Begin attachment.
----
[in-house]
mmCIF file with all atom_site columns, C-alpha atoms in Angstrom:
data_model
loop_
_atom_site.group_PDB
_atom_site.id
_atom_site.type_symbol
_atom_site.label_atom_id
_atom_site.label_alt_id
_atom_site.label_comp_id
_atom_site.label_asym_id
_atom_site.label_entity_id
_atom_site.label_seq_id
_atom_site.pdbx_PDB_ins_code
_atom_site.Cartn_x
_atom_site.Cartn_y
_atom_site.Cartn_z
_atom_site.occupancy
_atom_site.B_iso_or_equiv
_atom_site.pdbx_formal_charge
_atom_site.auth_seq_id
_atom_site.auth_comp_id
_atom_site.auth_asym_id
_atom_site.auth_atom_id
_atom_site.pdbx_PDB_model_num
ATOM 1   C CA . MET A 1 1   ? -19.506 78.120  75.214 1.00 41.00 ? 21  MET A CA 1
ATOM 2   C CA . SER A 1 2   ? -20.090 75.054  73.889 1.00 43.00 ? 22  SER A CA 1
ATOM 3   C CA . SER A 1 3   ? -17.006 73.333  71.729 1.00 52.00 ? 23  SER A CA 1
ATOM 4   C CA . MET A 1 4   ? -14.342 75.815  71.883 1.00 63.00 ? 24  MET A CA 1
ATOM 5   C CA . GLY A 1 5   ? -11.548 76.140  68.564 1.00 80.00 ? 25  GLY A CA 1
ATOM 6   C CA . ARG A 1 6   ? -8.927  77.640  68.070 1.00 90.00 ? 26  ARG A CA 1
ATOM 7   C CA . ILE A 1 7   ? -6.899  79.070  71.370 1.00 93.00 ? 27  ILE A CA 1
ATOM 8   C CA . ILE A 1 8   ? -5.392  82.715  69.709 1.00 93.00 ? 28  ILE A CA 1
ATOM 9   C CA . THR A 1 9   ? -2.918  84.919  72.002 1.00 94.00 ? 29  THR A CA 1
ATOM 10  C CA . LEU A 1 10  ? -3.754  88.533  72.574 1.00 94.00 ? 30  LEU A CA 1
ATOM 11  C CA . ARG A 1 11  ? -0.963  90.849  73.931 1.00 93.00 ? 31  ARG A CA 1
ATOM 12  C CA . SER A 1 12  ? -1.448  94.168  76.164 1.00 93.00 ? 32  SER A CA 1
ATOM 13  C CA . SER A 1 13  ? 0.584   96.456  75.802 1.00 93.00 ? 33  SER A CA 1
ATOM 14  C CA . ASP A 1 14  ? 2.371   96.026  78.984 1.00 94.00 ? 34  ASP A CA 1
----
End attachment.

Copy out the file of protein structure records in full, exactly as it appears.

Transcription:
[in-house]
mmCIF file with all atom_site columns, C-alpha atoms in Angstrom:
data_model
loop_
_atom_site.group_PDB
_atom_site.id
_atom_site.type_symbol
_atom_site.label_atom_id
_atom_site.label_alt_id
_atom_site.label_comp_id
_atom_site.label_asym_id
_atom_site.label_entity_id
_atom_site.label_seq_id
_atom_site.pdbx_PDB_ins_code
_atom_site.Cartn_x
_atom_site.Cartn_y
_atom_site.Cartn_z
_atom_site.occupancy
_atom_site.B_iso_or_equiv
_atom_site.pdbx_formal_charge
_atom_site.auth_seq_id
_atom_site.auth_comp_id
_atom_site.auth_asym_id
_atom_site.auth_atom_id
_atom_site.pdbx_PDB_model_num
ATOM 1   C CA . MET A 1 1   ? -19.506 78.120  75.214 1.00 41.00 ? 21  MET A CA 1
ATOM 2   C CA . SER A 1 2   ? -20.090 75.054  73.889 1.00 43.00 ? 22  SER A CA 1
ATOM 3   C CA . SER A 1 3   ? -17.006 73.333  71.729 1.00 52.00 ? 23  SER A CA 1
ATOM 4   C CA . MET A 1 4   ? -14.342 75.815  71.883 1.00 63.00 ? 24  MET A CA 1
ATOM 5   C CA . GLY A 1 5   ? -11.548 76.140  68.564 1.00 80.00 ? 25  GLY A CA 1
ATOM 6   C CA . ARG A 1 6   ? -8.927  77.640  68.070 1.00 90.00 ? 26  ARG A CA 1
ATOM 7   C CA . ILE A 1 7   ? -6.899  79.070  71.370 1.00 93.00 ? 27  ILE A CA 1
ATOM 8   C CA . ILE A 1 8   ? -5.392  82.715  69.709 1.00 93.00 ? 28  ILE A CA 1
ATOM 9   C CA . THR A 1 9   ? -2.918  84.919  72.002 1.00 94.00 ? 29  THR A CA 1
ATOM 10  C CA . LEU A 1 10  ? -3.754  88.533  72.574 1.00 94.00 ? 30  LEU A CA 1
ATOM 11  C CA . ARG A 1 11  ? -0.963  90.849  73.931 1.00 93.00 ? 31  ARG A CA 1
ATOM 12  C CA . SER A 1 12  ? -1.448  94.168  76.164 1.00 93.00 ? 32  SER A CA 1
ATOM 13  C CA . SER A 1 13  ? 0.584   96.456  75.802 1.00 93.00 ? 33  SER A CA 1
ATOM 14  C CA . ASP A 1 14  ? 2.371   96.026  78.984 1.00 94.00 ? 34  ASP A CA 1